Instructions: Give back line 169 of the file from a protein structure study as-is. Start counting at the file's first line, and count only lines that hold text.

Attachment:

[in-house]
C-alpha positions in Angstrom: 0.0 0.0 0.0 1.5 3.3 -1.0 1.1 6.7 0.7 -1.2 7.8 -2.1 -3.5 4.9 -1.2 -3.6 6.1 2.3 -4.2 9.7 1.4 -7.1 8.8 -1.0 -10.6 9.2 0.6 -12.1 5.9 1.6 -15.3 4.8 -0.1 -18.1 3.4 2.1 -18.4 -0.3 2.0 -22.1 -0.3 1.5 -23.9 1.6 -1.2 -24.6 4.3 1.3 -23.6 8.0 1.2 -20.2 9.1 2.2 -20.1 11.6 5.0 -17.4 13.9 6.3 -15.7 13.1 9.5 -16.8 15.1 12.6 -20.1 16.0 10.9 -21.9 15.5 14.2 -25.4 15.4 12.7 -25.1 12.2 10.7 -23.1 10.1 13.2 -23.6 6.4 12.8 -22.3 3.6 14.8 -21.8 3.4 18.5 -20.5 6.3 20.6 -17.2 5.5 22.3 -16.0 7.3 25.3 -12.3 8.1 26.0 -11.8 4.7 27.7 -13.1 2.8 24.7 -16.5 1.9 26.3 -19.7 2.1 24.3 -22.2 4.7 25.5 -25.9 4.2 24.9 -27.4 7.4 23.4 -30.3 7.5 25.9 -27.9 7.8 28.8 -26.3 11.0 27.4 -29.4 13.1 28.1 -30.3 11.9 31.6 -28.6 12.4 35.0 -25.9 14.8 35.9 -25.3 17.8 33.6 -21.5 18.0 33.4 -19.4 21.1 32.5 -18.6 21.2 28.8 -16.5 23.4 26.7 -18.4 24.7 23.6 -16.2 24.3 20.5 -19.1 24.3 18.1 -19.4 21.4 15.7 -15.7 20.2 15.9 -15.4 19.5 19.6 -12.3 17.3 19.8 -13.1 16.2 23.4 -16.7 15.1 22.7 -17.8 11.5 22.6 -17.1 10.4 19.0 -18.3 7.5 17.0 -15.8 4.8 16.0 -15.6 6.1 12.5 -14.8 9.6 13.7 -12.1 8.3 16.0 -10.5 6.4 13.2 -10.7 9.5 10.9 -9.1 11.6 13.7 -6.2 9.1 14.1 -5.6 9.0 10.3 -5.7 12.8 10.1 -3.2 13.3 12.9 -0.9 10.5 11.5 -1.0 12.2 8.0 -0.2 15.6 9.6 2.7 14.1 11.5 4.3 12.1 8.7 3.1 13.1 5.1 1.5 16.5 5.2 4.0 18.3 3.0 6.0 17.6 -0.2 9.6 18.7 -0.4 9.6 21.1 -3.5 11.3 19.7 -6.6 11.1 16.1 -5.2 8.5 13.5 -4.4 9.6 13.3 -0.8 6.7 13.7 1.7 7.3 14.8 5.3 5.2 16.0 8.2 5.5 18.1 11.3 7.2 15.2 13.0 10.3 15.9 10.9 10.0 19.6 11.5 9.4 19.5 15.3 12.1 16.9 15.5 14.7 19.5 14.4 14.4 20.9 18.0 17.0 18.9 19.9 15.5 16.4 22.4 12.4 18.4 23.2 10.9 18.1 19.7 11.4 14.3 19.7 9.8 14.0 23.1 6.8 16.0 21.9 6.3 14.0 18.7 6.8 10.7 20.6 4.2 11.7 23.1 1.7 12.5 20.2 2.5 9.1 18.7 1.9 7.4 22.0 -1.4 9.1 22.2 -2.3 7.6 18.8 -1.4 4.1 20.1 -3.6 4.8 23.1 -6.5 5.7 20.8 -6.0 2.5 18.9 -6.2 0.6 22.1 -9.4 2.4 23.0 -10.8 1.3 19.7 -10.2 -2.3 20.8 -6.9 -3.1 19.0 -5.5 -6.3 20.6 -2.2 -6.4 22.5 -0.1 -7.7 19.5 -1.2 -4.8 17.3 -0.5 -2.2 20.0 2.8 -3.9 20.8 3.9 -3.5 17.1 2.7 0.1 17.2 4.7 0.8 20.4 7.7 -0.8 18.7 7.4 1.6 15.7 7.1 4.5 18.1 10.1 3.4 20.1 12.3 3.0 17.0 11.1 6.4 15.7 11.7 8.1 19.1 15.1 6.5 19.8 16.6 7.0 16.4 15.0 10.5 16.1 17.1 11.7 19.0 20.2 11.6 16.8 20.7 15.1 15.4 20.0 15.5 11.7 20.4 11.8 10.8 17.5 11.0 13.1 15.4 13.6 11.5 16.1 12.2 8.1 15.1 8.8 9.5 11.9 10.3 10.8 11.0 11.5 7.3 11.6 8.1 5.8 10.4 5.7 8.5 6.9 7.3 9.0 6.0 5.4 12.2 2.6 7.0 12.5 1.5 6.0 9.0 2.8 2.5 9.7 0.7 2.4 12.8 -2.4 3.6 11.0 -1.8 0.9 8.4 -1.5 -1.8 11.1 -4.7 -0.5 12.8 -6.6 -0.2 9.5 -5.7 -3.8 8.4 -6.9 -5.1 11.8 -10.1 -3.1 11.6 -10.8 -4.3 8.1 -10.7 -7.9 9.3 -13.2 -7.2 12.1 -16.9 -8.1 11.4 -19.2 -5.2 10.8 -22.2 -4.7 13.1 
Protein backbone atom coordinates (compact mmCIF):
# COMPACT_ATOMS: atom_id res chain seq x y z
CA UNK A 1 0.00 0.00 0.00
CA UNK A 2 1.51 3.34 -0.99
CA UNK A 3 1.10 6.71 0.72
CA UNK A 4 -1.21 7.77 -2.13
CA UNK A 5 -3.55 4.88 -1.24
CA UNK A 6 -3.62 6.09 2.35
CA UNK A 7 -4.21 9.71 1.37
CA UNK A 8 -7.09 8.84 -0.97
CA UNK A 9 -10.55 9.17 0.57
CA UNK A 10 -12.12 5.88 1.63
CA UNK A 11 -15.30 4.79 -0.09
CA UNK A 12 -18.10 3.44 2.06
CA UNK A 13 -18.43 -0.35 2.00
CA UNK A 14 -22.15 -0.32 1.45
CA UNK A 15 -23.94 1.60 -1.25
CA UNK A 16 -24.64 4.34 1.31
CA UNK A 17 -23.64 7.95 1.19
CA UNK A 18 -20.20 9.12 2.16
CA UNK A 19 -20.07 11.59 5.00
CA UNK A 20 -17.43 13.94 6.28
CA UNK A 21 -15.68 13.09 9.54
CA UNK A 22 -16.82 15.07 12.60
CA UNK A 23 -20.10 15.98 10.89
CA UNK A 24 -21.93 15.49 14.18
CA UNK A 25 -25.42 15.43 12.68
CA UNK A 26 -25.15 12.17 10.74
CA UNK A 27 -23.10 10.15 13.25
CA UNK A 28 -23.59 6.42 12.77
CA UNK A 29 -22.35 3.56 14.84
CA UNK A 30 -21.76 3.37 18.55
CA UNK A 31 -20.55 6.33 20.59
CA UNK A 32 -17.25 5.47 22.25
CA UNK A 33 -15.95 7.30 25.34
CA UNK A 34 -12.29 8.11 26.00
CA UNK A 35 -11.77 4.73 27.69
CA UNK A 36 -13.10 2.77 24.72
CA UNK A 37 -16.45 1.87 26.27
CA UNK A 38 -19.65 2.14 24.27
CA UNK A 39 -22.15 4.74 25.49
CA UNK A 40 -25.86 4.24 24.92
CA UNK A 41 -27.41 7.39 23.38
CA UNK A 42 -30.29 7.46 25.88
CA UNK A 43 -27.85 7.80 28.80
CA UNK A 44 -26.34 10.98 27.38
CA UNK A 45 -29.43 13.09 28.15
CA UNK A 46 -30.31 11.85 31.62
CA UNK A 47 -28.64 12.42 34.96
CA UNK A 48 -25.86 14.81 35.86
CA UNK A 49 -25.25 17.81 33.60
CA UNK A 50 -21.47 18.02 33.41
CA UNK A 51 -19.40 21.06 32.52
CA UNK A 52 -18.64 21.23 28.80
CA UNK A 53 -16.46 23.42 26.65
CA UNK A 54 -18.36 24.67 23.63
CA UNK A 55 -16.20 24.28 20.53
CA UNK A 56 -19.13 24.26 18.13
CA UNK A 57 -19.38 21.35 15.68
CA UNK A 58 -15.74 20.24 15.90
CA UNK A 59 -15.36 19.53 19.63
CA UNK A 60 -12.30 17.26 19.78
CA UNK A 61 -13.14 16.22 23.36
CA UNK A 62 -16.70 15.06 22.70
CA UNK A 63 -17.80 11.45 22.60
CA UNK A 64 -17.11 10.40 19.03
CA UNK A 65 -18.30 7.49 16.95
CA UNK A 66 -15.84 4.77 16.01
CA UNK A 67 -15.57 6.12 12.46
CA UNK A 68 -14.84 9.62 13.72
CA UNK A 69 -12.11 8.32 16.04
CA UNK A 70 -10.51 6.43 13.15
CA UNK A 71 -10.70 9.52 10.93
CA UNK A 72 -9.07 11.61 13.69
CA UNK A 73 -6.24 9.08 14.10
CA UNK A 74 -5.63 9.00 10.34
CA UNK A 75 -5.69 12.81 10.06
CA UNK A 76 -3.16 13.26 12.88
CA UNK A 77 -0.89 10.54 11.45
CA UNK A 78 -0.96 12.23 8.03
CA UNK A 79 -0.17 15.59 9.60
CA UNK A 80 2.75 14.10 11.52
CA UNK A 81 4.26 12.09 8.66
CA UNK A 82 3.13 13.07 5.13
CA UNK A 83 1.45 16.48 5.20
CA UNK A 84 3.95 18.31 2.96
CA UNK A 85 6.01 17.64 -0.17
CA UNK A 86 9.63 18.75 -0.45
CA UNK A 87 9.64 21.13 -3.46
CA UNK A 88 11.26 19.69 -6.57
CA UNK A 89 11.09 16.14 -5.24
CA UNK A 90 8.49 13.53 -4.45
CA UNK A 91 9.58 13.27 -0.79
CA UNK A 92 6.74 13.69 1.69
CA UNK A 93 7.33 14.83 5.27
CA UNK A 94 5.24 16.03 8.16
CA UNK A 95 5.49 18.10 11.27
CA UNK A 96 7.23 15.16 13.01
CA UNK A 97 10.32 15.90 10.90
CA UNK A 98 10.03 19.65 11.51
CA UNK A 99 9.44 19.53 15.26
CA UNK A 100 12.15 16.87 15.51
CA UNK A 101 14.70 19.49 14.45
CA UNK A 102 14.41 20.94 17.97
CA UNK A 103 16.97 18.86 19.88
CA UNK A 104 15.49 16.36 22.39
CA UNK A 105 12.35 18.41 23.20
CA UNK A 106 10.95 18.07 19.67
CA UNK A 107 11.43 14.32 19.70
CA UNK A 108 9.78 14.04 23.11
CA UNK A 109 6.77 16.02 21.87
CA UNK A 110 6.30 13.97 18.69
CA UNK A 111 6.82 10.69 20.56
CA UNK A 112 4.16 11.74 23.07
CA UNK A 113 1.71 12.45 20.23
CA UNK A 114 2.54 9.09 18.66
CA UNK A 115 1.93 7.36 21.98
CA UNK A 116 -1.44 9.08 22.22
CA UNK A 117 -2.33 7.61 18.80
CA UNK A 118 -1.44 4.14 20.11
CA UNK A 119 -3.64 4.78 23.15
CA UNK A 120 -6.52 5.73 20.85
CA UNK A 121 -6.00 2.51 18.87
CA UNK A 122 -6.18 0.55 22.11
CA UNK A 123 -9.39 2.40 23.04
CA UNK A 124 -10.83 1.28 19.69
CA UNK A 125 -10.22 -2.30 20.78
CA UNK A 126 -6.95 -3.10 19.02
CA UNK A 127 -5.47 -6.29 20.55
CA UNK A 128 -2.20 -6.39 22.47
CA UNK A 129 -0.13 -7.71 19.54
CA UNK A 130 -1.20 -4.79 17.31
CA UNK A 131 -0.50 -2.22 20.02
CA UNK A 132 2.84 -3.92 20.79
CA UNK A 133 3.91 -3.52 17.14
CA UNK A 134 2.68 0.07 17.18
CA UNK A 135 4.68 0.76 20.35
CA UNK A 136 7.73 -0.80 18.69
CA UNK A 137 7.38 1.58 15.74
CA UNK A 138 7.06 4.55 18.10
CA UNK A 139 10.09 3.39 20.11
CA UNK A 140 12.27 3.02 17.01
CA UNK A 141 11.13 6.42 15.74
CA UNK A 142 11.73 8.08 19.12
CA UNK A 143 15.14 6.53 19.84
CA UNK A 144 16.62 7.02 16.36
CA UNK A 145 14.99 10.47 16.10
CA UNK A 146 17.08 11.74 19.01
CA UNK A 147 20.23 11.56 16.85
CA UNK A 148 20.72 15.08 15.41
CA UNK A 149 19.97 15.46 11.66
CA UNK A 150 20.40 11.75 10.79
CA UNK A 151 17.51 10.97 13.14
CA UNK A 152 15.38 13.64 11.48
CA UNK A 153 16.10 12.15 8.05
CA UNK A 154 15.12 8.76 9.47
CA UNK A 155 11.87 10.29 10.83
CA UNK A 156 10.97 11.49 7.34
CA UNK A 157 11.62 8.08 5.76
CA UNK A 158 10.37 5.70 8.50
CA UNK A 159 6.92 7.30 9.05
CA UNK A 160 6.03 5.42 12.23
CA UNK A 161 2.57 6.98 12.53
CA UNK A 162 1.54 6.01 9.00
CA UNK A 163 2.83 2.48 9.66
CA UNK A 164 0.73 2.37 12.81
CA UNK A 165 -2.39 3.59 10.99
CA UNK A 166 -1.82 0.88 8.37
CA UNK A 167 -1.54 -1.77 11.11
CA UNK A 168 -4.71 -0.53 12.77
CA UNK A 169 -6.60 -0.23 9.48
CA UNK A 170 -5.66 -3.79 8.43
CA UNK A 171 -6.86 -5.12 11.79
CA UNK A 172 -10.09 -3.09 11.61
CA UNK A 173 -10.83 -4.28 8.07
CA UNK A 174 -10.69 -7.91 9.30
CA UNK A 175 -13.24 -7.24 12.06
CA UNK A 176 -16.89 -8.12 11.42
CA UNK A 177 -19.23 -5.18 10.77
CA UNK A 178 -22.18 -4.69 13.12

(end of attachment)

CA UNK A 165 -2.39 3.59 10.99